Order for foreclosure concerning Justin and Angela Pratt

Order for foreclosure concerning Gerald and Panayoita Shaver, 457 Private Road 4476 in Decatur

Order for foreclosure concerning 502 Main St. in Newark


Boyd ISD, et al vs. B.J. and Nancy H. Pennington

Decatur ISD, et al vs. Charles and Judith Reed

Decatur ISD vs. Douglas Scott Reynolds

Bridgeport ISD, et al vs. Judy Stevens

Bridgeport ISD, et al vs. Affordable Housing of Parker County Inc.

Bridgeport ISD, et al vs. William F. Alexander

Bridgeport ISD, et al vs. Bridgeport Estates Inc.

Decatur ISD, et al vs. Joshua Townes

Paradise ISD, et al vs. Trinity Materials Inc.

Northwest ISD, et al vs. Robert A. and Cydney Walvoord

Decatur ISD and Wise County vs. Whatzit Land Co. Ltd.

Decatur ISD, et al vs. Cleva Williamson

Decatur ISD vs. George W. Gage

Decatur ISD, et al vs. Johnson Country Oaks Inc.

Bridgeport ISD, et al vs. Ralph W. Jumper

Decatur ISD, et al vs. Miller Valley Limited

Decatur ISD, et al vs. North Texas Tire and Automotive Inc.

Decatur ISD, et al vs. PVG Manufacturing Inc.

Boyd ISD, et al vs. Bryan Dolan, et al

Northwest ISD, et al vs. Hampton Minnis Property Ltd.

Wise County, et al vs. JDMI LLC

Alvord ISD, et al vs. Johnston Leasing Corp.

Bridgeport ISD, et al vs. Glenda Sue Jones


Cade Christian vs. Tamara Porras Green and Simon Porras

Cassie L. Barbee vs. Carman D. Miller

Teresa Scott Smith vs. Karen June Fischer

Marvin Porter and Terri Ridenour vs. Trius Trucking Inc. and Sarbjit Singh

Jeremy Lee Green vs. Cecil Wayne Hardee

Gary Sanders vs. Hendershot Equipment Inc. and Ronald Gene Hendershot


Martin Banuelos Jr., individually and on behalf of Martin Banuelos, Omar Banuelos, Nicolas de Jesus Banuelos and as representative of the estate of Maria Ruiz-Quezada vs. Juan Flores, doing business as 3J Trucking, and Johnny Hothouse

Robin Sterkel vs. DDT Management LLC, doing business as Taco Casa

Bill Lampman vs. Wise County Electric Cooperative and Horton Tree Service


James Glenn Partin and Cecilia Kay Partin

Christina Riggs and John Riggs

Rita Kaye Driver and Jackie Charles Driver

Brian Pate Cayce and Vhonda Jade Cayce

Regina Gay Barzano and August Anthony Barzano

Richard Glenn Calvery and Angelique Calvery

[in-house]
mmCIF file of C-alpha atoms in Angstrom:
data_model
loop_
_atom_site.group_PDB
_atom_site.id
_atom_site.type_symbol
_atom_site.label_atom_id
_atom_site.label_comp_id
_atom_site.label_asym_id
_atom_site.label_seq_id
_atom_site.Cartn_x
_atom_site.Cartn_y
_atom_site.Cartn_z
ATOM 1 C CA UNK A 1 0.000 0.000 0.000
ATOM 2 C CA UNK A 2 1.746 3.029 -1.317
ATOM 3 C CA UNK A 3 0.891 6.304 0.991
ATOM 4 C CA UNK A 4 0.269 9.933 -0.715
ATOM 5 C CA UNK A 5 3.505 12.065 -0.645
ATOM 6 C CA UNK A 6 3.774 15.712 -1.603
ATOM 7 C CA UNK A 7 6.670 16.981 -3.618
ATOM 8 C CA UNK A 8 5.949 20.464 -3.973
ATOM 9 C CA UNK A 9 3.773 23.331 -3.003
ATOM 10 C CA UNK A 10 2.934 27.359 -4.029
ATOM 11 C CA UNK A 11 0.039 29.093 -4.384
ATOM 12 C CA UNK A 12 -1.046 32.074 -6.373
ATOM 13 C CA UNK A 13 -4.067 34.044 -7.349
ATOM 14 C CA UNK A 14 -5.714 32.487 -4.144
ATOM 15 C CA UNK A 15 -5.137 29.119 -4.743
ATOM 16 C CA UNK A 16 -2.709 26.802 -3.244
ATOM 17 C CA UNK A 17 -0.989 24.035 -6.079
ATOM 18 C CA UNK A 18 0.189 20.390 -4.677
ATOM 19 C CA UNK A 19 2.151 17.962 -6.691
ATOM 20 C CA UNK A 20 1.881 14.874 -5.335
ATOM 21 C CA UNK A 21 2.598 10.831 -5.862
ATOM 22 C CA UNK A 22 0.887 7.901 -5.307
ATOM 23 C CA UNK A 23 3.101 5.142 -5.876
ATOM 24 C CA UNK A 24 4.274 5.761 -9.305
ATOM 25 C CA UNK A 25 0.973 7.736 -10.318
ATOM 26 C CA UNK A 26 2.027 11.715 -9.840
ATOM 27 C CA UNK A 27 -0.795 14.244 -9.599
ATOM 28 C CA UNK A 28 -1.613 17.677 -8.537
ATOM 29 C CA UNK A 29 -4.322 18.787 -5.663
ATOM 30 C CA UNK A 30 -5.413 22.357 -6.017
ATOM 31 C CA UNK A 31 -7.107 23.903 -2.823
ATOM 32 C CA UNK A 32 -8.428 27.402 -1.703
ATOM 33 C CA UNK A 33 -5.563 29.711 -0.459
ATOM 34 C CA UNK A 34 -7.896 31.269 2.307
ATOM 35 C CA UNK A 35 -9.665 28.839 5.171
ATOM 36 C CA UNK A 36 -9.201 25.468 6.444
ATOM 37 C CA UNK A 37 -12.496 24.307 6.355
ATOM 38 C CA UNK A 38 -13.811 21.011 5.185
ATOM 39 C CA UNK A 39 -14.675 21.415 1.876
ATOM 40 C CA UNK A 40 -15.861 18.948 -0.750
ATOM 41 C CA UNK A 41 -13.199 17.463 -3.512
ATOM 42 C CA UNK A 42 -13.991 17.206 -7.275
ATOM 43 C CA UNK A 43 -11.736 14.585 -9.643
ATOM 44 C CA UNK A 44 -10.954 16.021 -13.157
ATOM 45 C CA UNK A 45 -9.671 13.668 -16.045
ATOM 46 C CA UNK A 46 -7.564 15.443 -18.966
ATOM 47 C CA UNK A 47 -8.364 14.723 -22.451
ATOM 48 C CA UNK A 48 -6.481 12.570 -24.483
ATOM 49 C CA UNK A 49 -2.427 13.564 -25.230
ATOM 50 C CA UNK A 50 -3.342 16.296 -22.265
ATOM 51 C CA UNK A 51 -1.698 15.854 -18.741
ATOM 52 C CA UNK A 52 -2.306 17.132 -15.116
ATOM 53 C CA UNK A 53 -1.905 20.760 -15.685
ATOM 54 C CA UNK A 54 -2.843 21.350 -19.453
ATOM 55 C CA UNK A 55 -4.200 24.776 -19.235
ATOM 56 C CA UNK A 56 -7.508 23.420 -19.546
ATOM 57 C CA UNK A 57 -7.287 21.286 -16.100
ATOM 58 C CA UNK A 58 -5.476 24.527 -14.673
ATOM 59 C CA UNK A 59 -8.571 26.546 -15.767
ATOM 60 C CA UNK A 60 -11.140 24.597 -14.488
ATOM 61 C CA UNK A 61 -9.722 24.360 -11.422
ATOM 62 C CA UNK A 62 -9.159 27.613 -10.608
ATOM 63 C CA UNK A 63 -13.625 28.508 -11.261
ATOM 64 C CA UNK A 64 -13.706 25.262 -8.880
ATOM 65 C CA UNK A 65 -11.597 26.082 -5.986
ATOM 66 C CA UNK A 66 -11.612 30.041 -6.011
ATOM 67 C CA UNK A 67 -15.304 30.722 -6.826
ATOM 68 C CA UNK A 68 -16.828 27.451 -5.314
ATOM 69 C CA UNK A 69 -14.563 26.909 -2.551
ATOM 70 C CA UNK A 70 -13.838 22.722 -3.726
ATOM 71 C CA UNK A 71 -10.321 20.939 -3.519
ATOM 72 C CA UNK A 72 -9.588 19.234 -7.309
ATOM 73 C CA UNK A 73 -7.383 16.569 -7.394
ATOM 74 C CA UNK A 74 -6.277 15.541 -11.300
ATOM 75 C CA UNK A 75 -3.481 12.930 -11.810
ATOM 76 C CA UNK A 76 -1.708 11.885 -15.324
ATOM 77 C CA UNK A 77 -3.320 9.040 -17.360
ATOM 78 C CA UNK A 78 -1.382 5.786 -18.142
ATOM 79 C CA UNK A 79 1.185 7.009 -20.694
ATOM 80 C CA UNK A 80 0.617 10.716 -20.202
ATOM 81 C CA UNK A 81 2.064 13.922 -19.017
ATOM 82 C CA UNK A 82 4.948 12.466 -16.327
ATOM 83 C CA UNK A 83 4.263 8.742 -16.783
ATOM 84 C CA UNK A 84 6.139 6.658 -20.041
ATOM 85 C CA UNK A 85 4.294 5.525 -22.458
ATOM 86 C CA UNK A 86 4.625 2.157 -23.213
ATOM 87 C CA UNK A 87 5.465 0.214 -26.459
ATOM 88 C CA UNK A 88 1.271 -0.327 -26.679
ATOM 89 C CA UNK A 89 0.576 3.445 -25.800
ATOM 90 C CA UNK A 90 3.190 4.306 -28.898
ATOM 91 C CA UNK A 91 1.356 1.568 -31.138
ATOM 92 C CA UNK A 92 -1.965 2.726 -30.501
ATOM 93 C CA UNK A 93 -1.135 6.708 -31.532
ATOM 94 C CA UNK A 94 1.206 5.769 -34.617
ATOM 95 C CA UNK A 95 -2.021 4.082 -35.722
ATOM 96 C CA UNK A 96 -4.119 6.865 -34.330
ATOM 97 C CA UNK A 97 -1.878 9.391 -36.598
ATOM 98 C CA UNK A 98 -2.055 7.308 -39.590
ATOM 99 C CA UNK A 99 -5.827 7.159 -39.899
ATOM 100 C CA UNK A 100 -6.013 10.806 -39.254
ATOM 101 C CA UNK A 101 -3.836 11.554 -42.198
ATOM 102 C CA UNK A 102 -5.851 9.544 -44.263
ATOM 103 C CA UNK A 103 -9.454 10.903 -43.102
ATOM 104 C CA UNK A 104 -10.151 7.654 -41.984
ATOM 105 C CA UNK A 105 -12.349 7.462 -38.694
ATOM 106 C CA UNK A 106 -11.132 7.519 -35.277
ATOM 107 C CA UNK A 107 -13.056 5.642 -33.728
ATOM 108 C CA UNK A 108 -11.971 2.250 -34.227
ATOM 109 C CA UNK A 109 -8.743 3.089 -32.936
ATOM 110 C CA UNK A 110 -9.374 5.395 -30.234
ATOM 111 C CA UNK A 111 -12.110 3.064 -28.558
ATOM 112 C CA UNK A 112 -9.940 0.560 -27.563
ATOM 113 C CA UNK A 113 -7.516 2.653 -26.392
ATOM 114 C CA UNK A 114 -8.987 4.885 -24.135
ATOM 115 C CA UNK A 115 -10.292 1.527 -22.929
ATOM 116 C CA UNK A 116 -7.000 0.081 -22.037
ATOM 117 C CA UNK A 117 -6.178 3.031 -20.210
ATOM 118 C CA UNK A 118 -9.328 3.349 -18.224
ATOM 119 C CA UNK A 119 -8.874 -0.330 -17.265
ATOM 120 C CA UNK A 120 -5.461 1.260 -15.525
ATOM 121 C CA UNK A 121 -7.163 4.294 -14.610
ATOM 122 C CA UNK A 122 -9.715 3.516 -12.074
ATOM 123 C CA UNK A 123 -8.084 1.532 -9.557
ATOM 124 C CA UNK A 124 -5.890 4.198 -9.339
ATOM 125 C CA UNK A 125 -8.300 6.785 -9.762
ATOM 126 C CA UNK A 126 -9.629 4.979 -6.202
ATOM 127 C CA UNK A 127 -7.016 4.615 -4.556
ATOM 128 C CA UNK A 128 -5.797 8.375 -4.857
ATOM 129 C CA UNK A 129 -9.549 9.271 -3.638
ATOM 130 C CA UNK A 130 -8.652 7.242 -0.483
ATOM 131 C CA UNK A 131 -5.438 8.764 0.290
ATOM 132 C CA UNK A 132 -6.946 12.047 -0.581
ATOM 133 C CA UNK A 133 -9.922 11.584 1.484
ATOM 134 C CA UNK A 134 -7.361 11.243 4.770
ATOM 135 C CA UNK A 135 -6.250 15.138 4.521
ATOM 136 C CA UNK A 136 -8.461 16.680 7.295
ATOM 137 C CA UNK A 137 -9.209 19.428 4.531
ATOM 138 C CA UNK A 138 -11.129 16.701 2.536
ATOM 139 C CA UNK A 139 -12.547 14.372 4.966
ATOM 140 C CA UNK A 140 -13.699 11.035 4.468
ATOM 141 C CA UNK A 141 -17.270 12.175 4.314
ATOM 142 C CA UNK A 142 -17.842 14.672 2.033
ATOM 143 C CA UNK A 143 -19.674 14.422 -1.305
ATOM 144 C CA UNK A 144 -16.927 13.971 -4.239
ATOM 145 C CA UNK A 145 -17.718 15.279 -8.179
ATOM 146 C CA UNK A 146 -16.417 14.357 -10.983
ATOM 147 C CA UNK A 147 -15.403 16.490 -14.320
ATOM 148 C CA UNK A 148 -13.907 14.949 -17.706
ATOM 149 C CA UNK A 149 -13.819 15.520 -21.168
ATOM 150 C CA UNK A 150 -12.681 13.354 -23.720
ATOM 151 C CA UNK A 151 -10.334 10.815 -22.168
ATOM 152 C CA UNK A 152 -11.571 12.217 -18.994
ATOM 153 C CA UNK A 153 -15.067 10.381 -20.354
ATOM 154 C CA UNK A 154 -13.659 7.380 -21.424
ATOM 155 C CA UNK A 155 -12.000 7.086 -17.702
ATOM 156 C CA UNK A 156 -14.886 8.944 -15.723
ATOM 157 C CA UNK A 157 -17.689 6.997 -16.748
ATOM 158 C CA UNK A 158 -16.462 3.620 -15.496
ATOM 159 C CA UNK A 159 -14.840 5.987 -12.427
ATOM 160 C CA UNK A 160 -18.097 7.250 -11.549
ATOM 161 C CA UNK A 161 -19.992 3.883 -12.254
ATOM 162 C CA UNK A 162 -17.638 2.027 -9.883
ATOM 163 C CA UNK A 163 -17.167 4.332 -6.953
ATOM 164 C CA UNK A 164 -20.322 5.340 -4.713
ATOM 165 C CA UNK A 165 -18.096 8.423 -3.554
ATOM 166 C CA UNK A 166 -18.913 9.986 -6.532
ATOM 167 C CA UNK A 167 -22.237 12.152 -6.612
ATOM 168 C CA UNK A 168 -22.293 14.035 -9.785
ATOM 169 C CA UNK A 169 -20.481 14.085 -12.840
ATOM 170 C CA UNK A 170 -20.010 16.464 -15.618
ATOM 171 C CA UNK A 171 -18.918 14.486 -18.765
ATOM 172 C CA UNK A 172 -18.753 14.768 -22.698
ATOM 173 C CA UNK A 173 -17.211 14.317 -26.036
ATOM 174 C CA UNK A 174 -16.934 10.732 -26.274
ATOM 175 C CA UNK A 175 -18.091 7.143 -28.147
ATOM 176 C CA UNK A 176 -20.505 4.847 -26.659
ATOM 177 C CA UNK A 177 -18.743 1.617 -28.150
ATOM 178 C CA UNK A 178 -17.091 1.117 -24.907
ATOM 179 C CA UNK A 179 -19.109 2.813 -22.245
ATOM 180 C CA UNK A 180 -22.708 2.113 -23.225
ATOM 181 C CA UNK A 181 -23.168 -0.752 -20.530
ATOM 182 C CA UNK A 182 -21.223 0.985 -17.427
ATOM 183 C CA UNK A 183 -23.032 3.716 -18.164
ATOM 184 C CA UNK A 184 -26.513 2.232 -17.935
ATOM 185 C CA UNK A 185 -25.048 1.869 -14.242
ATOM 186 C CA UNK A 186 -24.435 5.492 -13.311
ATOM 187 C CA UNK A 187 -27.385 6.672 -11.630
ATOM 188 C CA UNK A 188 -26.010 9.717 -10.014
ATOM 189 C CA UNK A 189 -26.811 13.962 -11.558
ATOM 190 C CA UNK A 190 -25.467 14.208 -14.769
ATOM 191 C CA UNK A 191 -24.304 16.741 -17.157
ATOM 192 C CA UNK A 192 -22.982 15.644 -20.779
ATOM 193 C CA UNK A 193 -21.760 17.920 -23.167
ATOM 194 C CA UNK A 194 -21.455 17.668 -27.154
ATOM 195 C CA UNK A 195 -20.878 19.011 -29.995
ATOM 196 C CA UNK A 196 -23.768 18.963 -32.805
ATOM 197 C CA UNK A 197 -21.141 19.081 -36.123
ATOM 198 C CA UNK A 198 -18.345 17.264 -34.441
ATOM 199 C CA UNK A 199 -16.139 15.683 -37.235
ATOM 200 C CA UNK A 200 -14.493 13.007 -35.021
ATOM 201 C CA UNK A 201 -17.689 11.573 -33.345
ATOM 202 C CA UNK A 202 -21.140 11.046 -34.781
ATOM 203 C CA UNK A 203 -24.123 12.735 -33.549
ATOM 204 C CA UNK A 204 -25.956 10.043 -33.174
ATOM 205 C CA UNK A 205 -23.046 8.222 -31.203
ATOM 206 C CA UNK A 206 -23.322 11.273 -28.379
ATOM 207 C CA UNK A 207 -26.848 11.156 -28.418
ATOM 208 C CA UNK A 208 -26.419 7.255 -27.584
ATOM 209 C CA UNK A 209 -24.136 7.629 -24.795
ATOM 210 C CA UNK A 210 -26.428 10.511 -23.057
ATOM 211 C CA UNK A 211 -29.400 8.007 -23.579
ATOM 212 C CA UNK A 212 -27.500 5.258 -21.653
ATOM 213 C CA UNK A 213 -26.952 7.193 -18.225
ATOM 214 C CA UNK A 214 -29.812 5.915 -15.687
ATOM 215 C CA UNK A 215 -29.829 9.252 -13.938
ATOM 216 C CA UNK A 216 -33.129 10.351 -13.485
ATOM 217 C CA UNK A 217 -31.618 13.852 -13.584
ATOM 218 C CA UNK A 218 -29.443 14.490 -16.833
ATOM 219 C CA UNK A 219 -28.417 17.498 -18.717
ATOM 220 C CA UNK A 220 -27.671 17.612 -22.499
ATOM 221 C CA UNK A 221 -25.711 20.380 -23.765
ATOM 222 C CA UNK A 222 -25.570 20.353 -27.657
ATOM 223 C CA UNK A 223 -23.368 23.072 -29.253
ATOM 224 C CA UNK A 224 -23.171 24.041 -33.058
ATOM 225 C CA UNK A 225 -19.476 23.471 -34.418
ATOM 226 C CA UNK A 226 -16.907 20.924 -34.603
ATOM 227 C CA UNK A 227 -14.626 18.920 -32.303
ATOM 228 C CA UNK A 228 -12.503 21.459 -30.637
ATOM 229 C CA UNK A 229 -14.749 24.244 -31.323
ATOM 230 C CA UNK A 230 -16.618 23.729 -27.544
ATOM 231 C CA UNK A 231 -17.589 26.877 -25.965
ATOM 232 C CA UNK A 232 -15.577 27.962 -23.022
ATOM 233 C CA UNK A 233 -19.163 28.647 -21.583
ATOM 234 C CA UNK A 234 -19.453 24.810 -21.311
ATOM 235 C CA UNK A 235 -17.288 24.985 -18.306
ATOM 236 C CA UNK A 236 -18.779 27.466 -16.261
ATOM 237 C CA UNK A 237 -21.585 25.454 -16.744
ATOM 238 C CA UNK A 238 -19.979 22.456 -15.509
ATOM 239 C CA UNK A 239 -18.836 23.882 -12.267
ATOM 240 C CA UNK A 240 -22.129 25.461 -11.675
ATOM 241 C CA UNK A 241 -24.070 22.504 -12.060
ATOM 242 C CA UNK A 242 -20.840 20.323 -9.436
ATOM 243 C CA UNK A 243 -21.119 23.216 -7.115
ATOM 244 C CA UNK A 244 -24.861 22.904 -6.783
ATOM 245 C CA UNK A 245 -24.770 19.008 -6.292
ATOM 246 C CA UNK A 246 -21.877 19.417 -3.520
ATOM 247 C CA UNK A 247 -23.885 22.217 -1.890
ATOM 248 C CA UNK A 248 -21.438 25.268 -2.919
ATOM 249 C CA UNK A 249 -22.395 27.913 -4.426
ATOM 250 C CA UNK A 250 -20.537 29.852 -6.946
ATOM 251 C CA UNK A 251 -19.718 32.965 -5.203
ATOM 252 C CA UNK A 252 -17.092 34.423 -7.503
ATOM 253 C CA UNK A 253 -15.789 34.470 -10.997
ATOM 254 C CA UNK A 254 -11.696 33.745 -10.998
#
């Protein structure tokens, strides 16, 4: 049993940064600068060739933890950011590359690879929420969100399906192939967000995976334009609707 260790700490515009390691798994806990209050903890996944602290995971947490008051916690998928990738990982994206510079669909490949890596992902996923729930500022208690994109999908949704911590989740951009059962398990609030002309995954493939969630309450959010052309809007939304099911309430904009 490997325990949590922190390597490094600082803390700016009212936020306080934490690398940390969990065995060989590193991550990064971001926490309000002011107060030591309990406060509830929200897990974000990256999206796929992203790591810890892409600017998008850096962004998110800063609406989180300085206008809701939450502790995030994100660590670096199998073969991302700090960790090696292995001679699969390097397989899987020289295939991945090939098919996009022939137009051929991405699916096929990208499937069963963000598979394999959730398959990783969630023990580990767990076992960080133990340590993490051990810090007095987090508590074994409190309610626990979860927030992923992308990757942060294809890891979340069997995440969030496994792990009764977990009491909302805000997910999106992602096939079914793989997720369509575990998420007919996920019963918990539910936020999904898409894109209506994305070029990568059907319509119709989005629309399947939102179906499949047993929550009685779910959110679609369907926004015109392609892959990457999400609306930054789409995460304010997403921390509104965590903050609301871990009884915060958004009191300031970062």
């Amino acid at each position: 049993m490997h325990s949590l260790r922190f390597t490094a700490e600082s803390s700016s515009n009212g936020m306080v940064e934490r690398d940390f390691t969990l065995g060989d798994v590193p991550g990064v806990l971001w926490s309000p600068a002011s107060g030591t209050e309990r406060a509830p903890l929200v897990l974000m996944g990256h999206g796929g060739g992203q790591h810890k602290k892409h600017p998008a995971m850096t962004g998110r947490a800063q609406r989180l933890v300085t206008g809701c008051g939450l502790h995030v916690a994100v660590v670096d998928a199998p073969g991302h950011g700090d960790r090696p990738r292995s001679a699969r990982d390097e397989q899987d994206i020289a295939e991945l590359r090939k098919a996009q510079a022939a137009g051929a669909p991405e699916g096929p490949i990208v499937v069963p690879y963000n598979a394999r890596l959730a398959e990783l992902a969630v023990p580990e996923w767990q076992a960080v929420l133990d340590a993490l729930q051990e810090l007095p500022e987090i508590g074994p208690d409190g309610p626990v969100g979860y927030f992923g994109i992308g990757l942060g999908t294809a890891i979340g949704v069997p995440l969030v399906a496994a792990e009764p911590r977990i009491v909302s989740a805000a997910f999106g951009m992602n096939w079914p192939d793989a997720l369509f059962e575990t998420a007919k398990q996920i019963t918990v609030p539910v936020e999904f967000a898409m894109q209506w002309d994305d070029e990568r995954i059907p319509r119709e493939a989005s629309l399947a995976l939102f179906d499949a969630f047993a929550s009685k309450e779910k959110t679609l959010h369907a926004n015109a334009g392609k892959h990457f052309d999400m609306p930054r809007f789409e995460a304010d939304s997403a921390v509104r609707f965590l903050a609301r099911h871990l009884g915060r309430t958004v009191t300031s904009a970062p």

Dawn Rene Rogers and Steven Albert Rogers

Stephanie Lynn Barrow and Dustin Scott Barrow

Casey Lea Locke and Jeramie Neal Locke

Shayne Michael Portz and Jessica Lynn Portz

Paul Martin Givens and Rosemary Givens

Chason Lynn Duncan and Jessica Nicole Duncan

Jason Joy and Kelley Michelle Joy

Nicholas Jody Gaskill and Lisa Louise Gaskill

Rebecca Christene Harrison and Michael Chance Harrison

Wade Weldon Burton and Alba Rocio Jimenez Martinez

Stephen Randall Wolf and Andrea Marie Wolf

Ben Patrick Eden and Sarah Nicole Eden

Tiffany Elaine Goggans and Jace Brennon Goggans

Carrie Lynn Wigington and Jason Todd Wigington

Derry Shannon Jones and Stacy Ann Jones

Shauna Lynn Huston and Jordan Thomas Huston

Sandra A. Burk and Justin Erick Burk

Denise Marie Witt and Scott Douglas Witt

Michael Shane Howard and Patty Lynn Howard

Brandie Nicole Wilcox and David Glenn Harrell

Christopher Lance Chance and Linley Ann Chance

Christopher L. Plummer and Jodi V. Creager-Plummer

Alice Thomas and Jessie J. Thomas

Virginia Lee Powers and James W. Powers Jr.

Franklin Malone and Desiree Denise Malone

Karen Sue Uselton and John Allen Uselton

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County Clerk Records for Wednesday, October 1, 2014


Oscar Fernandez Luevanos and Deana Jo Sanderson, both of Paradise

Farrell Eugene Skelton Jr. and Savannah Dawn Cooper, both of Alvord

David G. Bryant and Kimberly Wise Rasbury, both of Boyd

Ubaldo Arellano Garcia of Boyd and Maria Elizabeth Perez of Springtown

Colin Alan-McFadden Gabbert of Rhome and Judith Nayeli Lira Martinez of Decatur

Kevin Ray Henson of Rhome and Kendra Darlene McGinn of Roanoke

Margarito Garcia Bocanegra and Edith Isabel Villatoro, both of Rhome

James Ryan Rayborn and Megan Joy Wampler, both of Jacksboro

William Ryan Fernandes of New Braunfels and Dalene Kay Jackson of Jasper, Ala.

Trevor Lane Neighbors and Ashlee Elissa Greenwood, both of Sunset

Juan Carlos Garrido Naranjo and Wenddy Brambila of Rhome

Casey Neal McAden and Jessica Rose Antis, both of Decatur

Joshua Kyle Schroeder and Deedra Elizabeth Moody, both of Bowie

Daniel Ray Castleberry and Trina Roberts Cupps, both of Rhome

Mark Henry Strand and Julie Monique Turner, both of Decatur

Millard Marvin Crunk and Morgan Carrol Cooper, both of Springtown

Jimmie Lee Jarvis III and Kolbey Niccole Edington, both of Runaway Bay

Miguel Angel Gonzalez-Del Rio and Claudia Hernandez Campos, both of Decatur

Bradley James Memmel Jr. and Tamara Sue Horton, both of Decatur

Thomas Jene Smith and Yvonne Crystal Smart, both of Chico

Richard Drew Mara of Paradise and Teri Lee Brown of Rhome

Pablo Fernandez Cruz and Cecilia Aldape, both of Decatur

Thomas Edward Appel Jr. and Heather Lee Frost, both of Springtown

Julian Richard O’Pry Jr. and Jenny Lynn Byers, both of Fort Worth

David Leon Smith of Denton and Crystal Kay Edwards of Bridgeport

Scotty Lynn Story and Brandi Ann Moya, both of Boyd

Cody Everett Miller and Cara Beth Haines, both of Newark

William Russell Long and Rachel Anne Huling, both of Decatur

Patrick Calvin Harris of Decatur and Dana Lynette Kirkland of Bridgeport